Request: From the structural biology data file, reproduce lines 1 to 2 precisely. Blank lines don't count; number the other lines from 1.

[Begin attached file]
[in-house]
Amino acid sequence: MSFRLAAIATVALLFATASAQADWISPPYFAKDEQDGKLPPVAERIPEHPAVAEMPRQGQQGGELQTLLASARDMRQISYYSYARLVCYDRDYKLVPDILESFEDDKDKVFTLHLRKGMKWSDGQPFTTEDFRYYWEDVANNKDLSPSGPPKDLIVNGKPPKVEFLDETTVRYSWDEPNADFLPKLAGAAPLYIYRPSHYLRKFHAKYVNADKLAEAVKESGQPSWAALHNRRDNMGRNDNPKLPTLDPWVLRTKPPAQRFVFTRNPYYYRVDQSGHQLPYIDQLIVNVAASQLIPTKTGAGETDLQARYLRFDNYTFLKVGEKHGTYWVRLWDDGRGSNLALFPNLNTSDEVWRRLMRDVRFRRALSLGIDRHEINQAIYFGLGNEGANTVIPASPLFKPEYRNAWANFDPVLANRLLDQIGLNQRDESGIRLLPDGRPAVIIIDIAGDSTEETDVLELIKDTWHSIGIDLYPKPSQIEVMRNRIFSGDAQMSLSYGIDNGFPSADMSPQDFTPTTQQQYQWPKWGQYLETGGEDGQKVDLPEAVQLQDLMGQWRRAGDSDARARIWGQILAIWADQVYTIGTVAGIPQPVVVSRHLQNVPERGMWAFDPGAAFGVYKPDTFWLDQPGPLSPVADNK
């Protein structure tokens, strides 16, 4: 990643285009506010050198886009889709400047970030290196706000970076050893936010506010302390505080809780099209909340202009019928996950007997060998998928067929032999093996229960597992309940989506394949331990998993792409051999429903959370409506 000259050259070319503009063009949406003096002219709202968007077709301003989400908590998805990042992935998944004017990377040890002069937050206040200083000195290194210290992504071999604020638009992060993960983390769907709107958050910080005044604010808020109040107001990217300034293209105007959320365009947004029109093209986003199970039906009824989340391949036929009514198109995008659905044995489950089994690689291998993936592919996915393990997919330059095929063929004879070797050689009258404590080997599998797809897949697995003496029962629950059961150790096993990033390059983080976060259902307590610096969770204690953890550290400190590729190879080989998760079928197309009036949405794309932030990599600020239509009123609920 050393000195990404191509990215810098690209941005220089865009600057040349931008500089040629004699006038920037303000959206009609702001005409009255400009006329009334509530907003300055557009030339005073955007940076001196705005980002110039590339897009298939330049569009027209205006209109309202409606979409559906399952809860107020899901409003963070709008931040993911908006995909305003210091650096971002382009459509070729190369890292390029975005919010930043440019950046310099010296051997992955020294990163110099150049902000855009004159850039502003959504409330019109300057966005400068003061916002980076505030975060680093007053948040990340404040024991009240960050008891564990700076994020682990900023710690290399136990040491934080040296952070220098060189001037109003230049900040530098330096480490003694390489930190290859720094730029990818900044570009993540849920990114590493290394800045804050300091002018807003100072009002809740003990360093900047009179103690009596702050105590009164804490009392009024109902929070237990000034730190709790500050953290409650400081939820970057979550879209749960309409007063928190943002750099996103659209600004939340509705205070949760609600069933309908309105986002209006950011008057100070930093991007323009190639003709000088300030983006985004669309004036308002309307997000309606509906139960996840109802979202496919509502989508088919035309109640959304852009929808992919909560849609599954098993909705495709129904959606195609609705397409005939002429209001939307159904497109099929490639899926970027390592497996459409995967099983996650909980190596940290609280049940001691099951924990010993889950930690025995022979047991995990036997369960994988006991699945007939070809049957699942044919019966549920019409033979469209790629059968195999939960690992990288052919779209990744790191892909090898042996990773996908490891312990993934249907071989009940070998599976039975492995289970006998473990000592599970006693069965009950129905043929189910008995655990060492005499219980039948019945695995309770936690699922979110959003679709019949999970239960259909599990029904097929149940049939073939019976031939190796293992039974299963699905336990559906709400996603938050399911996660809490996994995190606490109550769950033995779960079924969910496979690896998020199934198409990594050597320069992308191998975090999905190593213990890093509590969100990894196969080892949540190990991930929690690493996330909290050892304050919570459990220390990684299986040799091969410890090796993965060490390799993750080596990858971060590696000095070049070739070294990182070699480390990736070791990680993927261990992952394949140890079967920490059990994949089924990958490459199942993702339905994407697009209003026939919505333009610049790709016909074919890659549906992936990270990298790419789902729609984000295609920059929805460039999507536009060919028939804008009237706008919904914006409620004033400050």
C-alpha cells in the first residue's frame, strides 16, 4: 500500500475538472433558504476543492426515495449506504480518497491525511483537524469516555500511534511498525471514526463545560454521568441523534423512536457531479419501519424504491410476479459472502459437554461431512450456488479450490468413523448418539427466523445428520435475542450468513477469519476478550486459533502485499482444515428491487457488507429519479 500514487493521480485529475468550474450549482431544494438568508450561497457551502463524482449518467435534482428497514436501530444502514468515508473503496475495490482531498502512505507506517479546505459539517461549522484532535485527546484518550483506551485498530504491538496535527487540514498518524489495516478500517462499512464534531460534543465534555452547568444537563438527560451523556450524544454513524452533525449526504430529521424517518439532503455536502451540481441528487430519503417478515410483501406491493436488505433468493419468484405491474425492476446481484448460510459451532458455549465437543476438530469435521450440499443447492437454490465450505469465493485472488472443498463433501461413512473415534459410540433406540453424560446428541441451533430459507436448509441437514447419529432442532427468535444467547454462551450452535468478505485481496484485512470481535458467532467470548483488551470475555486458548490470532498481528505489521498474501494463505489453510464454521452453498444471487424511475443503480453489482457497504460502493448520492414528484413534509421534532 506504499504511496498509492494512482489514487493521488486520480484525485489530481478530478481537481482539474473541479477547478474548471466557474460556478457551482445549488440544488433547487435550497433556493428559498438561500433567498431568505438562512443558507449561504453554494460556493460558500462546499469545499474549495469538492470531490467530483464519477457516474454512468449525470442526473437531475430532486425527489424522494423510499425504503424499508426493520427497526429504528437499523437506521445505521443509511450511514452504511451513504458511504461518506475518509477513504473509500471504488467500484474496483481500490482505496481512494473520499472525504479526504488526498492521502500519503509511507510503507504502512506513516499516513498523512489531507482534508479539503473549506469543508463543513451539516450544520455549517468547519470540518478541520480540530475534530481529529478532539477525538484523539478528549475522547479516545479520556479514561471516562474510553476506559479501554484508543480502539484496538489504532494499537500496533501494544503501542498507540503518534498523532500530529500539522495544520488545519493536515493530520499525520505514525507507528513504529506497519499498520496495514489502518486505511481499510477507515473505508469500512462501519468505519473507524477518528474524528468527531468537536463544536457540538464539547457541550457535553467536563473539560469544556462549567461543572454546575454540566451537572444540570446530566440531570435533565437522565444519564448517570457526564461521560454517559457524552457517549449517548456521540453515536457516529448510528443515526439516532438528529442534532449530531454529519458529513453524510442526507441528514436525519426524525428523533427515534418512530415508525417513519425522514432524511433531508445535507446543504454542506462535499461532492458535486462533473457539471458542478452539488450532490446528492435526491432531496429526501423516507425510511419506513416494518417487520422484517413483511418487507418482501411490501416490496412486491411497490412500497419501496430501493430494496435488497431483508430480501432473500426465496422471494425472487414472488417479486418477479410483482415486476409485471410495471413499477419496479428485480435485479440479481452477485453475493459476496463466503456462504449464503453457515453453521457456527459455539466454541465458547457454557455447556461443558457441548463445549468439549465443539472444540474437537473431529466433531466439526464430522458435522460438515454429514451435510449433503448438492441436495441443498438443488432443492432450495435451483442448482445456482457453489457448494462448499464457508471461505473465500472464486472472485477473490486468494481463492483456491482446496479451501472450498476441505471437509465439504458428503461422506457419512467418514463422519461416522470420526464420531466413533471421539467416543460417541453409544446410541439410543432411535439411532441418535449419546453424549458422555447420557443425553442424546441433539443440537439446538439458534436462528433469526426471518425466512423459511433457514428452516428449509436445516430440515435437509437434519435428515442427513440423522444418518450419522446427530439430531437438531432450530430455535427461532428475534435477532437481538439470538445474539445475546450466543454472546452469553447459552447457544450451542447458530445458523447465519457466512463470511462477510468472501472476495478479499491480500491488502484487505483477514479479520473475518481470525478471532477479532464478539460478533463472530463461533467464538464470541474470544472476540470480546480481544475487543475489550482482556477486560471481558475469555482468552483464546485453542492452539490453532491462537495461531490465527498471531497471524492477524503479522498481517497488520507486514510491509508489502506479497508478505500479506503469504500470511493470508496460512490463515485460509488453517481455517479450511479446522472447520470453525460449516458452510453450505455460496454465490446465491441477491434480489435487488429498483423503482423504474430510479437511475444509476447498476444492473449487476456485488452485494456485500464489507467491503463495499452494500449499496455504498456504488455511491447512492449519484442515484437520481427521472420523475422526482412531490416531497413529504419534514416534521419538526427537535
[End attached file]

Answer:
[in-house]
Amino acid sequence: MSFRLAAIATVALLFATASAQADWISPPYFAKDEQDGKLPPVAERIPEHPAVAEMPRQGQQGGELQTLLASARDMRQISYYSYARLVCYDRDYKLVPDILESFEDDKDKVFTLHLRKGMKWSDGQPFTTEDFRYYWEDVANNKDLSPSGPPKDLIVNGKPPKVEFLDETTVRYSWDEPNADFLPKLAGAAPLYIYRPSHYLRKFHAKYVNADKLAEAVKESGQPSWAALHNRRDNMGRNDNPKLPTLDPWVLRTKPPAQRFVFTRNPYYYRVDQSGHQLPYIDQLIVNVAASQLIPTKTGAGETDLQARYLRFDNYTFLKVGEKHGTYWVRLWDDGRGSNLALFPNLNTSDEVWRRLMRDVRFRRALSLGIDRHEINQAIYFGLGNEGANTVIPASPLFKPEYRNAWANFDPVLANRLLDQIGLNQRDESGIRLLPDGRPAVIIIDIAGDSTEETDVLELIKDTWHSIGIDLYPKPSQIEVMRNRIFSGDAQMSLSYGIDNGFPSADMSPQDFTPTTQQQYQWPKWGQYLETGGEDGQKVDLPEAVQLQDLMGQWRRAGDSDARARIWGQILAIWADQVYTIGTVAGIPQPVVVSRHLQNVPERGMWAFDPGAAFGVYKPDTFWLDQPGPLSPVADNK